Federal Bytes

WHAT'S THIS THING CALLED SEAT MANAGEMENT? After all the buzz surrounding the General Services Administration's Seat Management program, it's disheartening to realize how many people still have no idea what the concept of seat management is all about. In fact, Chris Wren, who runs GSA's program, said at a conference last week that he gets calls from furniture companies seeking to use the program to sell chairs to federal agencies.

Of course, Wren must then explain that seat management involves outsourcing desktop maintenance, and has little to do with the apparatus on which the user sits.

To drive the point home, IBM Corp.'s Gabbie Kirvonack told conference attendees that she asked some people at a recent party if they knew what seat management meant.

The answers varied widely.

One man thought it was a new system for trading and selling tickets at the Kennedy Center. A woman figured it was a new diet that manages calorie intake based on hip size. A politically minded person thought it was a method for completing the census to favor incumbent seats in Congress.

Ironically, the incorrect guesses sound more interesting than the mundane truth.

A DEMONIC STORY. Terry Tychan, deputy assistant secretary at the Department of Health and Human Services, got things rolling at a recent Armed Forces Communications and Electronics Association breakfast with a little techie humor.

As Tychan told it, an unnamed AFCEA member arrived at the Pearly Gates and ran into St. Peter. Because St. Peter couldn't make a clear-cut decision on where to send the guy, he told the AFCEA member to visit both heaven and hell and choose for himself where he would like to spend eternity.

So the AFCEA member visited heaven, and it was just as he had expected: Everybody was happy, the place was beautiful and peaceful, and life was good. Then he visited hell and found a similar scene. After thinking a moment, the member choose hell. "People seem to be having a little bit more fun there," he said.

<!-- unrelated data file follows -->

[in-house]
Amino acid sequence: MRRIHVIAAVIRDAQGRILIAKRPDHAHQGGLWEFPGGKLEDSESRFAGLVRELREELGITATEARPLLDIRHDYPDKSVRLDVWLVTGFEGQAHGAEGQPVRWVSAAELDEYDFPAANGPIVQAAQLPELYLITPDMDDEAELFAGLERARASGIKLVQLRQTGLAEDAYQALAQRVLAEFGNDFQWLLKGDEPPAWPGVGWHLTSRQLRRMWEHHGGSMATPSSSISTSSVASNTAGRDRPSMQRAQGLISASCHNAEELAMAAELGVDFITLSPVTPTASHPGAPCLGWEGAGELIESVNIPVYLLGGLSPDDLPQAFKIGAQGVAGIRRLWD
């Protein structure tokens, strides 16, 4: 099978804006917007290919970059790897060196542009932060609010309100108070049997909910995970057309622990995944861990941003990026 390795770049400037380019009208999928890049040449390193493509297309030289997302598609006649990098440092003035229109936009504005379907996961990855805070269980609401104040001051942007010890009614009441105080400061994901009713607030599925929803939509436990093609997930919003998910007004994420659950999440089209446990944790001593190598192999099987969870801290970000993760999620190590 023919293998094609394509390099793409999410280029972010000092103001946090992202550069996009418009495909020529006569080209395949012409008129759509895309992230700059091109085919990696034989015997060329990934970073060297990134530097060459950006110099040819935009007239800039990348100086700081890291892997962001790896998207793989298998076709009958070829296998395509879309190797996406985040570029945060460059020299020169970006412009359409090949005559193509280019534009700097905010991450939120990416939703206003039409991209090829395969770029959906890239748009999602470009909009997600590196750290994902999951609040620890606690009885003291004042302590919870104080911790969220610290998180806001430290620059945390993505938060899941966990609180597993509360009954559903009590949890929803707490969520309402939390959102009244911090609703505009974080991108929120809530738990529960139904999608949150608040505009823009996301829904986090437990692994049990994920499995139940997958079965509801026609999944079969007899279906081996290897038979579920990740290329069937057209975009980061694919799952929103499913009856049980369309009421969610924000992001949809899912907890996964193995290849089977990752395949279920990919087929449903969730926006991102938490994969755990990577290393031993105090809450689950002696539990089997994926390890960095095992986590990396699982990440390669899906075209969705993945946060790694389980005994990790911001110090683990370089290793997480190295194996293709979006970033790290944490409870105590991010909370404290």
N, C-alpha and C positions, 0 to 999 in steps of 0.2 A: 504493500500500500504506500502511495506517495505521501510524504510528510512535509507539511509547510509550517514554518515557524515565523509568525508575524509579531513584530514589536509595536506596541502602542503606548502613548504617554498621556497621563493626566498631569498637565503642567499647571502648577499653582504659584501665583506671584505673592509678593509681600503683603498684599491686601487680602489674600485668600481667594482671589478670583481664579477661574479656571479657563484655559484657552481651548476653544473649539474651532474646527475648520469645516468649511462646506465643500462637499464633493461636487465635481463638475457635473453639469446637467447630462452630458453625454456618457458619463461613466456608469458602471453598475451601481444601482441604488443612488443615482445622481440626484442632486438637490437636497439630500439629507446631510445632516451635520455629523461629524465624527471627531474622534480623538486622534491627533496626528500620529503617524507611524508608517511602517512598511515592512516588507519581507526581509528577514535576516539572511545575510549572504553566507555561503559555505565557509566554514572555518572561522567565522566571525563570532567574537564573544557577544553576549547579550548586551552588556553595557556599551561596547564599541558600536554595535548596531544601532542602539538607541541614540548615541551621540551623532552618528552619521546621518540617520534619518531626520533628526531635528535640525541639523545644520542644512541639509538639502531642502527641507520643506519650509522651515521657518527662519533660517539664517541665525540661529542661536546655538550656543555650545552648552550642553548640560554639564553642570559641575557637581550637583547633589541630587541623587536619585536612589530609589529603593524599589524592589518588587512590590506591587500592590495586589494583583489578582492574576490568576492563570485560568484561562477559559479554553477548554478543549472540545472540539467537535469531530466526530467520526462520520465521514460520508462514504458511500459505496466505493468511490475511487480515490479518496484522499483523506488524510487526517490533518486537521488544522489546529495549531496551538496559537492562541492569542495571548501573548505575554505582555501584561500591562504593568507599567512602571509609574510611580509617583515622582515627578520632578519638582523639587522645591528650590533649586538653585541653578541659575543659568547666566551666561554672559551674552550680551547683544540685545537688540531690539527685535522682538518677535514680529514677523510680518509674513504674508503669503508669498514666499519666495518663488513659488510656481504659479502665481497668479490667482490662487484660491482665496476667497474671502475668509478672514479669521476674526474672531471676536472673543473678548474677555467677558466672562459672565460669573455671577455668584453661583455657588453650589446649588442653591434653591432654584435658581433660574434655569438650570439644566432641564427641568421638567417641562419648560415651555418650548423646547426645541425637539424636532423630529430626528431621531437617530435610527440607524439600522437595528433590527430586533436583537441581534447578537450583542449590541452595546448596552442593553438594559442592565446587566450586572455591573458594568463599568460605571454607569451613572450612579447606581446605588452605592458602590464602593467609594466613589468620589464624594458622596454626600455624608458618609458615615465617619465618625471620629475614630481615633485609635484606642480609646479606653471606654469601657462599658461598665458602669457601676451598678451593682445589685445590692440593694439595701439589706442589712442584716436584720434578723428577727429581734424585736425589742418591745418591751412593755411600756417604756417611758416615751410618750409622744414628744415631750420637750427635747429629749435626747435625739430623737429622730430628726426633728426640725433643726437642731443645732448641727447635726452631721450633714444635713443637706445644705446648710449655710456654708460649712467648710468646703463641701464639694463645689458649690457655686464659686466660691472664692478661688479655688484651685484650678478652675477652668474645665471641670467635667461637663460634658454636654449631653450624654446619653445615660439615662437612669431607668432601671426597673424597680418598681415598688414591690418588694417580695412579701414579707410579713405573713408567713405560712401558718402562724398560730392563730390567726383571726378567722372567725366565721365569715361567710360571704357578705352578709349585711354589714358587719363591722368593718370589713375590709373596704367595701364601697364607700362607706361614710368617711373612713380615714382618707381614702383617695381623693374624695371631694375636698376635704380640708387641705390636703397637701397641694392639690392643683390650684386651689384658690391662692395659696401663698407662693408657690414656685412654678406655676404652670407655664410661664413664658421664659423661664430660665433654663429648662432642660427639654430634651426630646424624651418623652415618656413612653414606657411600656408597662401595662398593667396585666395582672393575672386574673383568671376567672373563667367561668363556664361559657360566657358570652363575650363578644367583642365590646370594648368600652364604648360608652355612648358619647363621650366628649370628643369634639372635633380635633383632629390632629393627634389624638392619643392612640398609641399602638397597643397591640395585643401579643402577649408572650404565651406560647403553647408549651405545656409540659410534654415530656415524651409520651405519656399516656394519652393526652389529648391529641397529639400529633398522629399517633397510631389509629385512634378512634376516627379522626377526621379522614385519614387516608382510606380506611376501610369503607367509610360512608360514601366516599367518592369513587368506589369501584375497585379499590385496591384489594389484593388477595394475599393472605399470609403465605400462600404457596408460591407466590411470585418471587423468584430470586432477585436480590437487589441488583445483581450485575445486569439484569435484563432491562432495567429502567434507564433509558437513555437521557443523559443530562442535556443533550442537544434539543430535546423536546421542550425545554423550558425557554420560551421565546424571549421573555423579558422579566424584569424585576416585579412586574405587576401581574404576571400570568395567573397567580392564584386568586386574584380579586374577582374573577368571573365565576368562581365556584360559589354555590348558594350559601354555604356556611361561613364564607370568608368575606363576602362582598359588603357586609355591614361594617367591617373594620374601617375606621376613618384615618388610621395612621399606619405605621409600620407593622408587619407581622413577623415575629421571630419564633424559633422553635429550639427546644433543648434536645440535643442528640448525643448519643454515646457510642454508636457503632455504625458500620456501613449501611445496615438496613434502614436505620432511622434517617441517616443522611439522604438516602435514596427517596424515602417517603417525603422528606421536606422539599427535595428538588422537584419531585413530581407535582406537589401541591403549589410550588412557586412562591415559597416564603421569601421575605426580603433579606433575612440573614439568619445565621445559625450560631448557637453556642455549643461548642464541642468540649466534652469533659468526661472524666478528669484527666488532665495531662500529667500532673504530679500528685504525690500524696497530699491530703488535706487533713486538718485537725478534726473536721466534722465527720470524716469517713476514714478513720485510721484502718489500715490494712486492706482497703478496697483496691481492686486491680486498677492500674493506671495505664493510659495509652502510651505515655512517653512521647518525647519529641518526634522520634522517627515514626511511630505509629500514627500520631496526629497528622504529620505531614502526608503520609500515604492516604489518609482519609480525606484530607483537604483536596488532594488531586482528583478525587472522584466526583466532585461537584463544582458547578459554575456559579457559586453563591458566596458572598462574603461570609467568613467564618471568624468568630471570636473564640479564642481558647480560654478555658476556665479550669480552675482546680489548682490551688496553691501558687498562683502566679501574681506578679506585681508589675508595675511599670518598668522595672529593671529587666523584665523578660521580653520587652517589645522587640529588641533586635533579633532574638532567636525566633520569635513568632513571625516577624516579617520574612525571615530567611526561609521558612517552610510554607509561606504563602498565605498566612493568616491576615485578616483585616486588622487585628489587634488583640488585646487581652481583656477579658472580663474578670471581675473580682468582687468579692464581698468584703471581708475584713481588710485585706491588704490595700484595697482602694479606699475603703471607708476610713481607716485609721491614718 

So off the AFCEA member went to hell. But when he arrived, he noticed immediately that things had changed. There was fire and brimstone, and people were miserable. "What happened to the happy scene I saw before?" the member asked the devil. "Oh that?" the devil said. "That was my demo."

THE PENGUIN GAFFE. Magic Software Enterprises last week announced that it has made a $10,000 donation to the Wildlife Conservation Society for the preservation of penguins and stated it will no longer use live penguins to promote its Linux products. Though penguins have come to represent the growing operating system, Magic created quite a flap recently when it used two live penguins at the LinuxWorld Expo in San Jose, Calif., to introduce its new business-to-business e-commerce solution for Linux.

The problem started when Magic brought the two penguins, named Jeffrey and Lucinda, to the San Jose Convention Center to help introduce the company's demonstrations of its new eMerchant solution.

The next thing they knew, show attendees were calling animal rights groups complaining of the unfair treatment of these fine creatures.

To help the penguins recover, Magic may want to consider issuing Jeffrey and Lucinda tickets to FCW's annual Federal 100 awards gala in Washington, D.C., where the gross number of poorly fitting penguin suits might make them feel like less of a sideshow.

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